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Info on Dorsey Dixon / Dixon Brothers

DigiTrad:
BABIES IN THE MILL
CAN THE CIRCLE BE UNBROKEN?
INTOXICATED RAT
THE WRECK ON THE HIGHWAY
WEAVE ROOM BLUES
WEAVER'S LIFE


Related threads:
Lyr Req: Pinball Machine (Lonnie Irving) (22)
Lyr Add: Babies in the Mill (Dorsey Dixon) (2)
(origins) Origins: Weave Room Blues (Dorsey Dixon) (6)
Lyr Req: Cleveland School Fire (6)


SINSULL 15 Mar 01 - 01:52 PM
Hollowfox 15 Mar 01 - 02:46 PM
Stewie 15 Mar 01 - 05:03 PM
SINSULL 15 Mar 01 - 05:06 PM
Peter T. 18 Mar 03 - 06:56 PM
SINSULL 18 Mar 03 - 07:56 PM
masato sakurai 18 Mar 03 - 08:01 PM
Joe Offer 19 Mar 03 - 12:29 AM
GUEST,Dale 19 Mar 03 - 01:06 AM
kytrad (Jean Ritchie) 19 Mar 03 - 01:52 PM
GUEST,Peter T. 19 Mar 03 - 05:19 PM
Rick Fielding 19 Mar 03 - 05:43 PM
SINSULL 19 Mar 03 - 05:43 PM
GUEST 19 Mar 03 - 06:29 PM
GUEST,Dale 19 Mar 03 - 06:31 PM
kytrad (Jean Ritchie) 19 Mar 03 - 06:38 PM
SINSULL 20 Mar 03 - 06:42 PM
Jerry Rasmussen 31 Jan 04 - 05:20 PM
SINSULL 31 Jan 04 - 06:30 PM
GUEST,Big Jim from Jackson 01 Feb 04 - 11:00 AM
GUEST,Michael Dixon 05 Feb 04 - 12:36 PM
SINSULL 06 Sep 04 - 04:45 PM
GUEST,Leesa Axley 01 Dec 10 - 04:29 PM
GUEST,Tracy Schwarz and Ginny Hawker 01 Dec 10 - 09:30 PM
GUEST,Billy Knight 16 Jan 11 - 12:54 AM
GUEST 17 Feb 12 - 07:47 PM
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Subject: Dorsey Dixon and Songs of the Industrial
From: SINSULL
Date: 15 Mar 01 - 01:52 PM

Last night I was rummaging through some old LPs and came across "Babies in the Mill" by Dorsey Dixon. Great stuff including "Factory Girl" which someone asked about recently. Today I found a website for his lyrics et al.
Click here
The LP is a strange collection of "at home" recordings by Dorsey, his sister,and brother (Howard?)Funny when they forget the lyrics and have to start over. So i am sharing...


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Subject: RE: Dorsey Dixon and Songs of the Industrial
From: Hollowfox
Date: 15 Mar 01 - 02:46 PM

Neat, thanks!


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Subject: RE: Dorsey Dixon and Songs of the Industrial
From: Stewie
Date: 15 Mar 01 - 05:03 PM

Dorsy Dixon's 'Babies in the Mill' has been reissued on CD: Dorsey Dixon 'Babies in the Mill' HMG 2502. The complete recorded works (1936-38) of the Dixon Brothers (Howard and Dorsey) are available on 4 CDs on the Document label: DOCD-8046 to DOCD-8049 inclusive.

--Stewie.


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Subject: RE: Dorsey Dixon and Songs of the Industrial
From: SINSULL
Date: 15 Mar 01 - 05:06 PM

Bet Dick Greenhaus can get them for us.


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Subject: Info on Dorsey Dixon?
From: Peter T.
Date: 18 Mar 03 - 06:56 PM

Just stumbled across his album "Babes at the Mill". We have had one or two short threads on this guy, and there is a web site or two with lyrics, but does anyone have any knowledge of him, met him, heard him play? yours, Peter T.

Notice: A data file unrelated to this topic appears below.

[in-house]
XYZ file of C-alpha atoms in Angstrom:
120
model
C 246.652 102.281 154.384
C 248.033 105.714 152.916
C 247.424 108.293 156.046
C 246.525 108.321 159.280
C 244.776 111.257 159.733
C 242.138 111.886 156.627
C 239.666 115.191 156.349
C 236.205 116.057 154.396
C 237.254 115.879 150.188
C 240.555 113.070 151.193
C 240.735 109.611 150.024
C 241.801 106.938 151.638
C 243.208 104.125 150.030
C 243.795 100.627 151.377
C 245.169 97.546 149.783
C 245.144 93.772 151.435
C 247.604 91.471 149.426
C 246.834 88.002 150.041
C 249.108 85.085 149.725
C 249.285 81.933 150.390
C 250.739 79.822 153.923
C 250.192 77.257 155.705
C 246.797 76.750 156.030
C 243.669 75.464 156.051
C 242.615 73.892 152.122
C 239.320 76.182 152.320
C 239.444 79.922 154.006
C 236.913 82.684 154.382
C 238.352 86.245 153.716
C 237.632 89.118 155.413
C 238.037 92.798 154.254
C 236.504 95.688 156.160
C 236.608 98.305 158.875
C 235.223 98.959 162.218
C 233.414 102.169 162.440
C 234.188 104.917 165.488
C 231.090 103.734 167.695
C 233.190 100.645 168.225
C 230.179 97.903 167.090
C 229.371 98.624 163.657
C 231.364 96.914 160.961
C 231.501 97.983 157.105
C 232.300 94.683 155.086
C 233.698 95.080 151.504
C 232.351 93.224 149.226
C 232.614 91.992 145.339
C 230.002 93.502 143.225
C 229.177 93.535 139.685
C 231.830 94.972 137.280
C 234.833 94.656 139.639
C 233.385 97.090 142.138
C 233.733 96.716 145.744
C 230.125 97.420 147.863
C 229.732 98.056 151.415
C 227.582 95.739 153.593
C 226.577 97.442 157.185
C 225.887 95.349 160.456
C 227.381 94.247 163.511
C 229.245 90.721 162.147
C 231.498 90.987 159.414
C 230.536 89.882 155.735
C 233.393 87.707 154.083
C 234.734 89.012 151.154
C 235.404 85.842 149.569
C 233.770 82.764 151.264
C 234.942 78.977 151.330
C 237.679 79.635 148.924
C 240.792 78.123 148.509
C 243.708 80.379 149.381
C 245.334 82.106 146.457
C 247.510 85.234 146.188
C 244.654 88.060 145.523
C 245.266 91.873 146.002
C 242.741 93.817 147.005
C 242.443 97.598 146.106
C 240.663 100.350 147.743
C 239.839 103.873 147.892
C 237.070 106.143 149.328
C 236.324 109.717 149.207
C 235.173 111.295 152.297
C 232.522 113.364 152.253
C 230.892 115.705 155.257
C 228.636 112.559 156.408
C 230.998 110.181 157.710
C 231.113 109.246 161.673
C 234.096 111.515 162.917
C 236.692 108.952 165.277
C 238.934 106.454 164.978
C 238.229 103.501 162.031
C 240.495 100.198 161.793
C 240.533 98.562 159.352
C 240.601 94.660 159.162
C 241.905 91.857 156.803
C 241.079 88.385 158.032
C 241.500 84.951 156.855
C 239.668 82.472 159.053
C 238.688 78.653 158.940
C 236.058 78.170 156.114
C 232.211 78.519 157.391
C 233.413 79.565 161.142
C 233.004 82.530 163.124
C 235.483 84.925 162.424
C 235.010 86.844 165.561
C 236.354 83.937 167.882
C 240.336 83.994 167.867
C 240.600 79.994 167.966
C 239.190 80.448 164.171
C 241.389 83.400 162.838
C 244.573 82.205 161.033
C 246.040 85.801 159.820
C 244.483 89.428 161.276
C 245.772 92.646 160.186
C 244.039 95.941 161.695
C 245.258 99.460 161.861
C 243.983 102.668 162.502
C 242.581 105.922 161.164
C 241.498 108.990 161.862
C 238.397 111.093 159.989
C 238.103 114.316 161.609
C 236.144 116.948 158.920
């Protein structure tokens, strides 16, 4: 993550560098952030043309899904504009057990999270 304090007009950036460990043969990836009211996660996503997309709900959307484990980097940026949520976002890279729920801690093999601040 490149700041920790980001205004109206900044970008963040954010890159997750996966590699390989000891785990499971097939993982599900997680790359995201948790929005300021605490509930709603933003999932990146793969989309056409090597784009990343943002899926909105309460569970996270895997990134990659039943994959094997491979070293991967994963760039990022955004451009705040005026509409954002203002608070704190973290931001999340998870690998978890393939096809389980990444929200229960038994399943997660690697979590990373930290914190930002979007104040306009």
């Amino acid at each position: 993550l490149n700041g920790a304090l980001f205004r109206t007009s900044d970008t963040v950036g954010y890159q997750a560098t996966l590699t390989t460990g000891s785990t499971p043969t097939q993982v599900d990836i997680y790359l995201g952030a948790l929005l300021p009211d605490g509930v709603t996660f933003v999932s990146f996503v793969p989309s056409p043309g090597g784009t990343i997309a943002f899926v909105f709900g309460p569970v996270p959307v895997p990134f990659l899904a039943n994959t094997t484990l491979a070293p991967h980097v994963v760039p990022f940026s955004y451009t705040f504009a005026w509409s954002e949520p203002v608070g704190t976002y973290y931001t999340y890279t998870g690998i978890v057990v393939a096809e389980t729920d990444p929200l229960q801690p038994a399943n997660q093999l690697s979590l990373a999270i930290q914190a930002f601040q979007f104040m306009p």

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Subject: RE: Info on Dorsey Dixon?
From: SINSULL
Date: 18 Mar 03 - 07:56 PM

One of my absolute favorites. i have a few CD's with Dorsey and family performing. Dick can give you a list of what is available.

So has anyone met him or seen him perform live?


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Subject: RE: Info on Dorsey Dixon?
From: masato sakurai
Date: 18 Mar 03 - 08:01 PM

Four volumes of the Dixon Brothers' early recordings have been released by Document. The first is THIS.


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Subject: RE: Info on Dorsey Dixon?
From: Joe Offer
Date: 19 Mar 03 - 12:29 AM

Peter, I just happened to have the Dorsey Dixon Babies in the Mill CD on my desk. I pulled it out today to listen to "Burglar Man," which is being discussed in another thread. I think I'll ask Mr. Scanner to post the information from the CD booklet.
-Joe Offer-

The association of American folksong with southern rural life is so appealing that when hearing native song one visualizes cabins in cotton patches or cabins framed by mountain pines. Yet, since the Civil War, many cabin-like dwellings were hammered together in drab southern mill and factory towns.
Dorsey Murdock Dixon was born in such an industrial village. All his life he worked in textiles, and he still lives a stone's throw from his former work site, the Aleo Mill, East Rockingham, North Carolina.
Dorsey Dixon does not conceive his role as a champion or chronicler of his fellow textile workers. His self-perception is that of an evangelical Christian teaching gospel with song, a country-sacred song composer, and even a popular entertainer. Yet this portrait fits thousands of individuals, amateur and professional, who have created, carried, and cared for folksong.